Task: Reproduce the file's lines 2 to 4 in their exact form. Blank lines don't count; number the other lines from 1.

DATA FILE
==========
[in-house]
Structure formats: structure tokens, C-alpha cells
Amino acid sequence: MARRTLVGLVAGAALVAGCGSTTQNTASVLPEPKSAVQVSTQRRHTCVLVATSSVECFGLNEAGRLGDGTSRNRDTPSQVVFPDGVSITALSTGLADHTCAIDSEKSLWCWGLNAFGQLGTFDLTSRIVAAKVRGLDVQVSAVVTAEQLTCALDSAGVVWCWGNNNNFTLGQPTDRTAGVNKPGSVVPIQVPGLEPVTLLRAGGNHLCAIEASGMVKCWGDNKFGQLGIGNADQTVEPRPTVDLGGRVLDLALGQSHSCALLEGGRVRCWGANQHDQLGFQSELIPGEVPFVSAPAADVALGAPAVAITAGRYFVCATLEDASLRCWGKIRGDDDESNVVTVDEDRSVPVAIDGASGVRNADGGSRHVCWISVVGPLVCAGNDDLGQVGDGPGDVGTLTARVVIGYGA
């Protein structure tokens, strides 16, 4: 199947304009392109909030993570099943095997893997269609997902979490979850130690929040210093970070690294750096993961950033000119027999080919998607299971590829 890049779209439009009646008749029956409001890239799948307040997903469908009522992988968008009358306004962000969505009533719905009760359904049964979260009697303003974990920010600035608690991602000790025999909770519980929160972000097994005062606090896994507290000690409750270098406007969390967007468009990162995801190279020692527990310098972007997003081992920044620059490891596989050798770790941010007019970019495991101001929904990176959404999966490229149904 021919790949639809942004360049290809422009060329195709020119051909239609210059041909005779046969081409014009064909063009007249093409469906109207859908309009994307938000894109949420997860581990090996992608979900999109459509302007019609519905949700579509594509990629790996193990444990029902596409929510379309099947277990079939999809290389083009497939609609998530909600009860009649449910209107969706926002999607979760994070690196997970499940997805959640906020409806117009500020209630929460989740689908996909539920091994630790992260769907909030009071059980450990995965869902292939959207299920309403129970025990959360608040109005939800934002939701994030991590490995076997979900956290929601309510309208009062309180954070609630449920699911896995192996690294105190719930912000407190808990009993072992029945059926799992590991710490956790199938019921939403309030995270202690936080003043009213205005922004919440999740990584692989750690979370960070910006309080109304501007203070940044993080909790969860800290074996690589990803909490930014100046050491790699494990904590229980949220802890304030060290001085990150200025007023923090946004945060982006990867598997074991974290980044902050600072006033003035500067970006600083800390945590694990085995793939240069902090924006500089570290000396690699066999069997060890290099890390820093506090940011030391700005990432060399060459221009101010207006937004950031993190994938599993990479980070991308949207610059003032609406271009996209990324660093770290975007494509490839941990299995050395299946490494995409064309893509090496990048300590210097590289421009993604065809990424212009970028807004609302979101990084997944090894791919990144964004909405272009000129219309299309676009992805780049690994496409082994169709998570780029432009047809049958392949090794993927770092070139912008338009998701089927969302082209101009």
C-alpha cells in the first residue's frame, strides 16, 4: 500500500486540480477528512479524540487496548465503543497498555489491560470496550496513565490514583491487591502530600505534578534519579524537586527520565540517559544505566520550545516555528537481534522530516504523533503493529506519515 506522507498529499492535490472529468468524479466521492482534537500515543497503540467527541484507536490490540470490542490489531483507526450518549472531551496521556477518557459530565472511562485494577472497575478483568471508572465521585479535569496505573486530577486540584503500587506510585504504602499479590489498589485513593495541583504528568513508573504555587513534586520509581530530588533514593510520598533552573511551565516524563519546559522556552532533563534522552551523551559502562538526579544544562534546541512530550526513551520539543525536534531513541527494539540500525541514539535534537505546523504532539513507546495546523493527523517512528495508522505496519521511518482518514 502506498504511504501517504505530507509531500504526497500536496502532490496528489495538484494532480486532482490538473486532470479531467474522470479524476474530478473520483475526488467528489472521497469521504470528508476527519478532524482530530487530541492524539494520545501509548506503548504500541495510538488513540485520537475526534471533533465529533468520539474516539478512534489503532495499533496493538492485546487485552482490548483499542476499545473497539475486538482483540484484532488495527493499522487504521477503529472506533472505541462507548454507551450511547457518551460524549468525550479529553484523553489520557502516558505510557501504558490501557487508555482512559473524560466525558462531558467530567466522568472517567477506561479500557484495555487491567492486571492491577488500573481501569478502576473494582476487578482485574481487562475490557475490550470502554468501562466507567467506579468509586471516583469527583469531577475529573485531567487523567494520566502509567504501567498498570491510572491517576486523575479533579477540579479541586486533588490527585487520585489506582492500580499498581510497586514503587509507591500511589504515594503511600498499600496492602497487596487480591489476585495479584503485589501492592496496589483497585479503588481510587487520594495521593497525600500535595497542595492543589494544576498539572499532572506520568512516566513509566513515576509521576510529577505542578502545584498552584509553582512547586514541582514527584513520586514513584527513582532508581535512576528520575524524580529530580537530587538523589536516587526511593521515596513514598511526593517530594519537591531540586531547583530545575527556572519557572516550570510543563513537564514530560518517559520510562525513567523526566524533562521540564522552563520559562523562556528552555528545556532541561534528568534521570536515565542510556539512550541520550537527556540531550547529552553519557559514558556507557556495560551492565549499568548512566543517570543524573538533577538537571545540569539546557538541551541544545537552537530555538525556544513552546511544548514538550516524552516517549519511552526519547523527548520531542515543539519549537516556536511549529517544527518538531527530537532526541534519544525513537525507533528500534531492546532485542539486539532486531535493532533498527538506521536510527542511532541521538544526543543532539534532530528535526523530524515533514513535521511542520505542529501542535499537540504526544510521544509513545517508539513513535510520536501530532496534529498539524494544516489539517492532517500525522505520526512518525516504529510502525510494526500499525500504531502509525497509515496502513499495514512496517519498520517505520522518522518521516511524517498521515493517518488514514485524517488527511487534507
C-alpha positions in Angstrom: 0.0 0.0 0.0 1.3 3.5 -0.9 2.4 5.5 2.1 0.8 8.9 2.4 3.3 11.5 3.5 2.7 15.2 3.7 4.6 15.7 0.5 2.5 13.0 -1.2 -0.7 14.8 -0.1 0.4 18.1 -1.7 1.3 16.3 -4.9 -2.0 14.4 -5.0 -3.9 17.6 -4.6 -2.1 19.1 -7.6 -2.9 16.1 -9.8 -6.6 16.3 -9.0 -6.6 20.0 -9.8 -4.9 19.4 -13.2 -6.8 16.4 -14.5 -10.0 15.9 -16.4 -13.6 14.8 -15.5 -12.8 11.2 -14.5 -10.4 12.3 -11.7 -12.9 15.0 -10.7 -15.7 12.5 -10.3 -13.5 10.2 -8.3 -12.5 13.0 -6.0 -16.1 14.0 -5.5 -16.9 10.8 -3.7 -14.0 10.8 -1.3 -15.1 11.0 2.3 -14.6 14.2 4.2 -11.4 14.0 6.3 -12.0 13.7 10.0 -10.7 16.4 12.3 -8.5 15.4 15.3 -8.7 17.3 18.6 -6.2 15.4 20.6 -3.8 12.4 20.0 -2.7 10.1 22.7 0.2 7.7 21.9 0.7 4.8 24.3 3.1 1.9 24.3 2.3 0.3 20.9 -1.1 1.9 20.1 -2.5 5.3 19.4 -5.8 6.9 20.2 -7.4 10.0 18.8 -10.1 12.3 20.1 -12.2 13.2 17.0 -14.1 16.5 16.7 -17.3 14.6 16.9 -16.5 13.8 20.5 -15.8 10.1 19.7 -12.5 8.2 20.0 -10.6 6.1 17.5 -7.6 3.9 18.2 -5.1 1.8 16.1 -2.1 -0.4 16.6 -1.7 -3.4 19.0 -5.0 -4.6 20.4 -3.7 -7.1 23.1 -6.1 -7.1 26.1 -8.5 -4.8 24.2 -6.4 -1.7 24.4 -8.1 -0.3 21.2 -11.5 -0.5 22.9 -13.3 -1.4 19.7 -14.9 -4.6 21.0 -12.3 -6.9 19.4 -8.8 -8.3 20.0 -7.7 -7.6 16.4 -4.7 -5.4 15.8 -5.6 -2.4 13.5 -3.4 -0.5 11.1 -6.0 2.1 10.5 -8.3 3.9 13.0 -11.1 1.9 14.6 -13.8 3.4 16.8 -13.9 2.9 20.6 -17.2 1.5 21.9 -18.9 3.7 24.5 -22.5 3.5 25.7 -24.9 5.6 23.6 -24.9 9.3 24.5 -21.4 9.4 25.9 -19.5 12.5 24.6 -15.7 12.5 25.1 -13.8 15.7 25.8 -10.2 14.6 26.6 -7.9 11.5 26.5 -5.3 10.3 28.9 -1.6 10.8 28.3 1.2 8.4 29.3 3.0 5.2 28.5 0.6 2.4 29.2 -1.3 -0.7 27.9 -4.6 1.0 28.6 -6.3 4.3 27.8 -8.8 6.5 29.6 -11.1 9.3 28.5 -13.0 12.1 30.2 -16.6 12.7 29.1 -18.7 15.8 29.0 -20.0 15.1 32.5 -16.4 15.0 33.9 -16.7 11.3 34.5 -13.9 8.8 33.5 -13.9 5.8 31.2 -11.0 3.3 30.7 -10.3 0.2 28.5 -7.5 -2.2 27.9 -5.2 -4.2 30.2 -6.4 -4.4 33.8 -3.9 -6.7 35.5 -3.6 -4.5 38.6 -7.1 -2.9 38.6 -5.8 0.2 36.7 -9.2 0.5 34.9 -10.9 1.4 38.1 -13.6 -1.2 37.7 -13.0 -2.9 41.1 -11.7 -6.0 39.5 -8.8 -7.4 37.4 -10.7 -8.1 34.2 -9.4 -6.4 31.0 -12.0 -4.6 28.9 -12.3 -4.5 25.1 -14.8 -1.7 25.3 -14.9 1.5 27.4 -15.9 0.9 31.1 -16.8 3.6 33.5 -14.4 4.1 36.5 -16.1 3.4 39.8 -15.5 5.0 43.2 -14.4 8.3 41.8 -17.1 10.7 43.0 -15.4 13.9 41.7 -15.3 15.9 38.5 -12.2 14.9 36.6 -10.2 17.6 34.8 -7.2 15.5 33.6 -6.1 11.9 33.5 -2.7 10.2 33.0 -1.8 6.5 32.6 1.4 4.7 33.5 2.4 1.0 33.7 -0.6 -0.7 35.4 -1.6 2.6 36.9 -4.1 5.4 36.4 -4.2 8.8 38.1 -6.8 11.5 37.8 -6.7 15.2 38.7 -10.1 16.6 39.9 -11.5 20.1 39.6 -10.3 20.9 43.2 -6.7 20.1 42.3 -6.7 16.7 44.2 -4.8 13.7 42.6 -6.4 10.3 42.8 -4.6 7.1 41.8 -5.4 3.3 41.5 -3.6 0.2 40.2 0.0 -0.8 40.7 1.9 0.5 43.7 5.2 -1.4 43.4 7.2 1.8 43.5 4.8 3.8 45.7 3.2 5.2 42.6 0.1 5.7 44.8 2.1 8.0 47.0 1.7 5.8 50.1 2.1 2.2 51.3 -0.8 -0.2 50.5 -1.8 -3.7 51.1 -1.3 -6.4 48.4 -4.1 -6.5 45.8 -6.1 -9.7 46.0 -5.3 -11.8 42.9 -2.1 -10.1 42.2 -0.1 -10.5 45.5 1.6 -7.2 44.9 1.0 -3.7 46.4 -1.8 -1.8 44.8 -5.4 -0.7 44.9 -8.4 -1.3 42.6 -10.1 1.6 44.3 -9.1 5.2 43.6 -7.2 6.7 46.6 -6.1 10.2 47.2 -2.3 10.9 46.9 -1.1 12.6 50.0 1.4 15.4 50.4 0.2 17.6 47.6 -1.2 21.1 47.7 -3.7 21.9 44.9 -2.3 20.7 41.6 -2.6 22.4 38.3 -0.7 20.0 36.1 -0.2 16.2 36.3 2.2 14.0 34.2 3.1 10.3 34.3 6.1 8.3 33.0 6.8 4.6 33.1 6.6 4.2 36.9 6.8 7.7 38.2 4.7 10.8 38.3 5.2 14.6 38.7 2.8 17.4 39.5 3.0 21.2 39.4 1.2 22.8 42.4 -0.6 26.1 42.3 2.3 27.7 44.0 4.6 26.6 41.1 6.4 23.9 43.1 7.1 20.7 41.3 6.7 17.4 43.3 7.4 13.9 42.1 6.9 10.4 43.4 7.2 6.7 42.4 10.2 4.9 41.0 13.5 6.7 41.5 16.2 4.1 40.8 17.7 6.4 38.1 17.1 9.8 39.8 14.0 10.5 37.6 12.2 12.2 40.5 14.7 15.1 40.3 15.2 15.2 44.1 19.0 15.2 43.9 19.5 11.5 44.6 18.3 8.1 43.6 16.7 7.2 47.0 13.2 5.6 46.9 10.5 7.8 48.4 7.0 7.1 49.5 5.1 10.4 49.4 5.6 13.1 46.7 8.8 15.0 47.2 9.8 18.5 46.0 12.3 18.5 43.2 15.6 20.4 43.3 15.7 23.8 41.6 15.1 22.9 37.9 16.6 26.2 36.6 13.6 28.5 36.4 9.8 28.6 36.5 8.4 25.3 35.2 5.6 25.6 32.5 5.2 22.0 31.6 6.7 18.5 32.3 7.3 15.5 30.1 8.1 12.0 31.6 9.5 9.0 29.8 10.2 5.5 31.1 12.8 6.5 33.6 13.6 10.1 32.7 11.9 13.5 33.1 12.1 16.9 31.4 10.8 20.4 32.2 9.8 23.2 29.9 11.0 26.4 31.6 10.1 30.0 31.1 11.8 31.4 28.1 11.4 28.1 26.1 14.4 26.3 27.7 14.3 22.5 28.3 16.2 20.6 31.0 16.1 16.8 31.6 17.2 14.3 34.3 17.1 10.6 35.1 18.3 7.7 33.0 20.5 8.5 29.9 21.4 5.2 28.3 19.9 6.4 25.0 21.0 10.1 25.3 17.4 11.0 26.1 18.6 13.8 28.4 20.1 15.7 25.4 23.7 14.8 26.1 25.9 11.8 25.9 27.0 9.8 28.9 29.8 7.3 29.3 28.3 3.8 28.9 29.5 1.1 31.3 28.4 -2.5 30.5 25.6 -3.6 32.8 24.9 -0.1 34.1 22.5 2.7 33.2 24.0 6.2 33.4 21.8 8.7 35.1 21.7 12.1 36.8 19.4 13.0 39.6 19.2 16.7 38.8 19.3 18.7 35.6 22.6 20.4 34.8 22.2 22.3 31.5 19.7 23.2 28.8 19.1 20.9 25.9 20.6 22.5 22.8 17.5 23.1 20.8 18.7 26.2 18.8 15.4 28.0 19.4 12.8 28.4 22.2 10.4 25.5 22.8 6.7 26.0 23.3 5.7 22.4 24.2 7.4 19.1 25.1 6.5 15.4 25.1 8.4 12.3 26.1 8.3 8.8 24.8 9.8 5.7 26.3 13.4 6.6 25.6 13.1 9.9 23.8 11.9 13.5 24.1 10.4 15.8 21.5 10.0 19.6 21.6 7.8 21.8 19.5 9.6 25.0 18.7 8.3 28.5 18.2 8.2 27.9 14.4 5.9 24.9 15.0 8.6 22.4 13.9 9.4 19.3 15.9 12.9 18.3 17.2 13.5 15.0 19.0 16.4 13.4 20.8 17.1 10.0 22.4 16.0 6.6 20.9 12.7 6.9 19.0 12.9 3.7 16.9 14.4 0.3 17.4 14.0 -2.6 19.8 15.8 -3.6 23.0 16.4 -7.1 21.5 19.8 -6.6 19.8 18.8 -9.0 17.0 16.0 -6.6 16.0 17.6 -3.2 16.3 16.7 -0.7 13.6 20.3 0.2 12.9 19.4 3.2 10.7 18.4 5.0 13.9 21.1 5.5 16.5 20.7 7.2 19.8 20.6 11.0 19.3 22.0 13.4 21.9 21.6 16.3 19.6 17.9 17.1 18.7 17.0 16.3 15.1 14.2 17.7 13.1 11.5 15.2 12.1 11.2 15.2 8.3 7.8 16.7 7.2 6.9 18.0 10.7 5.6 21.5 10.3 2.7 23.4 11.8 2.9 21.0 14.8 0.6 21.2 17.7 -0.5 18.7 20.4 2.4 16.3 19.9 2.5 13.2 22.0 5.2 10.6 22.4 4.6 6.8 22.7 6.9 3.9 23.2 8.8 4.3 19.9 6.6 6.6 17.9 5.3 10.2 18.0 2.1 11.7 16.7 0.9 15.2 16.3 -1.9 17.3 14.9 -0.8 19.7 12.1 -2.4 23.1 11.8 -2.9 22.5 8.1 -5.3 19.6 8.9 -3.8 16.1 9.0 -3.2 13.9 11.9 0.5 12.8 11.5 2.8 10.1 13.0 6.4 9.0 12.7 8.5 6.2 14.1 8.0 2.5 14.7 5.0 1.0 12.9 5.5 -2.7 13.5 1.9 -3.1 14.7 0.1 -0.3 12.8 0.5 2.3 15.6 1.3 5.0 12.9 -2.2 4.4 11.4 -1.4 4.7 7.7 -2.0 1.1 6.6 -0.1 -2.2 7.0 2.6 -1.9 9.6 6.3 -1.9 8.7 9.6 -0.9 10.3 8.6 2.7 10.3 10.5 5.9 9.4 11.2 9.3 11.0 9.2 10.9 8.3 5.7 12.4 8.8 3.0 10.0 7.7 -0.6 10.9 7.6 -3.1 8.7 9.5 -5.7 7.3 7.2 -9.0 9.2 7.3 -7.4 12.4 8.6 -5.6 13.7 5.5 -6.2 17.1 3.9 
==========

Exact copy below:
Structure formats: structure tokens, C-alpha cells
Amino acid sequence: MARRTLVGLVAGAALVAGCGSTTQNTASVLPEPKSAVQVSTQRRHTCVLVATSSVECFGLNEAGRLGDGTSRNRDTPSQVVFPDGVSITALSTGLADHTCAIDSEKSLWCWGLNAFGQLGTFDLTSRIVAAKVRGLDVQVSAVVTAEQLTCALDSAGVVWCWGNNNNFTLGQPTDRTAGVNKPGSVVPIQVPGLEPVTLLRAGGNHLCAIEASGMVKCWGDNKFGQLGIGNADQTVEPRPTVDLGGRVLDLALGQSHSCALLEGGRVRCWGANQHDQLGFQSELIPGEVPFVSAPAADVALGAPAVAITAGRYFVCATLEDASLRCWGKIRGDDDESNVVTVDEDRSVPVAIDGASGVRNADGGSRHVCWISVVGPLVCAGNDDLGQVGDGPGDVGTLTARVVIGYGA
């Protein structure tokens, strides 16, 4: 199947304009392109909030993570099943095997893997269609997902979490979850130690929040210093970070690294750096993961950033000119027999080919998607299971590829 890049779209439009009646008749029956409001890239799948307040997903469908009522992988968008009358306004962000969505009533719905009760359904049964979260009697303003974990920010600035608690991602000790025999909770519980929160972000097994005062606090896994507290000690409750270098406007969390967007468009990162995801190279020692527990310098972007997003081992920044620059490891596989050798770790941010007019970019495991101001929904990176959404999966490229149904 021919790949639809942004360049290809422009060329195709020119051909239609210059041909005779046969081409014009064909063009007249093409469906109207859908309009994307938000894109949420997860581990090996992608979900999109459509302007019609519905949700579509594509990629790996193990444990029902596409929510379309099947277990079939999809290389083009497939609609998530909600009860009649449910209107969706926002999607979760994070690196997970499940997805959640906020409806117009500020209630929460989740689908996909539920091994630790992260769907909030009071059980450990995965869902292939959207299920309403129970025990959360608040109005939800934002939701994030991590490995076997979900956290929601309510309208009062309180954070609630449920699911896995192996690294105190719930912000407190808990009993072992029945059926799992590991710490956790199938019921939403309030995270202690936080003043009213205005922004919440999740990584692989750690979370960070910006309080109304501007203070940044993080909790969860800290074996690589990803909490930014100046050491790699494990904590229980949220802890304030060290001085990150200025007023923090946004945060982006990867598997074991974290980044902050600072006033003035500067970006600083800390945590694990085995793939240069902090924006500089570290000396690699066999069997060890290099890390820093506090940011030391700005990432060399060459221009101010207006937004950031993190994938599993990479980070991308949207610059003032609406271009996209990324660093770290975007494509490839941990299995050395299946490494995409064309893509090496990048300590210097590289421009993604065809990424212009970028807004609302979101990084997944090894791919990144964004909405272009000129219309299309676009992805780049690994496409082994169709998570780029432009047809049958392949090794993927770092070139912008338009998701089927969302082209101009």